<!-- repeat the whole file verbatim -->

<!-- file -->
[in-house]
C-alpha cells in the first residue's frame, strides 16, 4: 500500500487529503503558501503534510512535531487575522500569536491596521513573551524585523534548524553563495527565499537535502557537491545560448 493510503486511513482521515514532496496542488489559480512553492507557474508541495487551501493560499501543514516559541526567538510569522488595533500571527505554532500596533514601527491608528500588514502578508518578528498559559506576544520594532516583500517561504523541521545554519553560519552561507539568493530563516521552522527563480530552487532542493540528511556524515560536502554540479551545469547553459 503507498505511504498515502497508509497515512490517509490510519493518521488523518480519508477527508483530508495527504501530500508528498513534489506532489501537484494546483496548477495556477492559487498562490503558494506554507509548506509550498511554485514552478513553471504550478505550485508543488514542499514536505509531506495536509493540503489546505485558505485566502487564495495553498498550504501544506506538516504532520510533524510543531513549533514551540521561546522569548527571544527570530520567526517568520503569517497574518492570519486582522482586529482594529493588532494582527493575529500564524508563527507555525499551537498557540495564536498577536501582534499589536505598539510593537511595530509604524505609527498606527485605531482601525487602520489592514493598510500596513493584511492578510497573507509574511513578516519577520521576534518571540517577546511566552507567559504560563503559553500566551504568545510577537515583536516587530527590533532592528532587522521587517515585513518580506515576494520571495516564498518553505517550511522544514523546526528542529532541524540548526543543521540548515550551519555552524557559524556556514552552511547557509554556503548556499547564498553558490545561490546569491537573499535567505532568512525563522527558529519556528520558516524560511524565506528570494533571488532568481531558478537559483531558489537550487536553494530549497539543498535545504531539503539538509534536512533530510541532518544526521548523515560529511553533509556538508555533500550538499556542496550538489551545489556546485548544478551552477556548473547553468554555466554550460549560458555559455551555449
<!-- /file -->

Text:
[in-house]
C-alpha cells in the first residue's frame, strides 16, 4: 500500500487529503503558501503534510512535531487575522500569536491596521513573551524585523534548524553563495527565499537535502557537491545560448 493510503486511513482521515514532496496542488489559480512553492507557474508541495487551501493560499501543514516559541526567538510569522488595533500571527505554532500596533514601527491608528500588514502578508518578528498559559506576544520594532516583500517561504523541521545554519553560519552561507539568493530563516521552522527563480530552487532542493540528511556524515560536502554540479551545469547553459 503507498505511504498515502497508509497515512490517509490510519493518521488523518480519508477527508483530508495527504501530500508528498513534489506532489501537484494546483496548477495556477492559487498562490503558494506554507509548506509550498511554485514552478513553471504550478505550485508543488514542499514536505509531506495536509493540503489546505485558505485566502487564495495553498498550504501544506506538516504532520510533524510543531513549533514551540521561546522569548527571544527570530520567526517568520503569517497574518492570519486582522482586529482594529493588532494582527493575529500564524508563527507555525499551537498557540495564536498577536501582534499589536505598539510593537511595530509604524505609527498606527485605531482601525487602520489592514493598510500596513493584511492578510497573507509574511513578516519577520521576534518571540517577546511566552507567559504560563503559553500566551504568545510577537515583536516587530527590533532592528532587522521587517515585513518580506515576494520571495516564498518553505517550511522544514523546526528542529532541524540548526543543521540548515550551519555552524557559524556556514552552511547557509554556503548556499547564498553558490545561490546569491537573499535567505532568512525563522527558529519556528520558516524560511524565506528570494533571488532568481531558478537559483531558489537550487536553494530549497539543498535545504531539503539538509534536512533530510541532518544526521548523515560529511553533509556538508555533500550538499556542496550538489551545489556546485548544478551552477556548473547553468554555466554550460549560458555559455551555449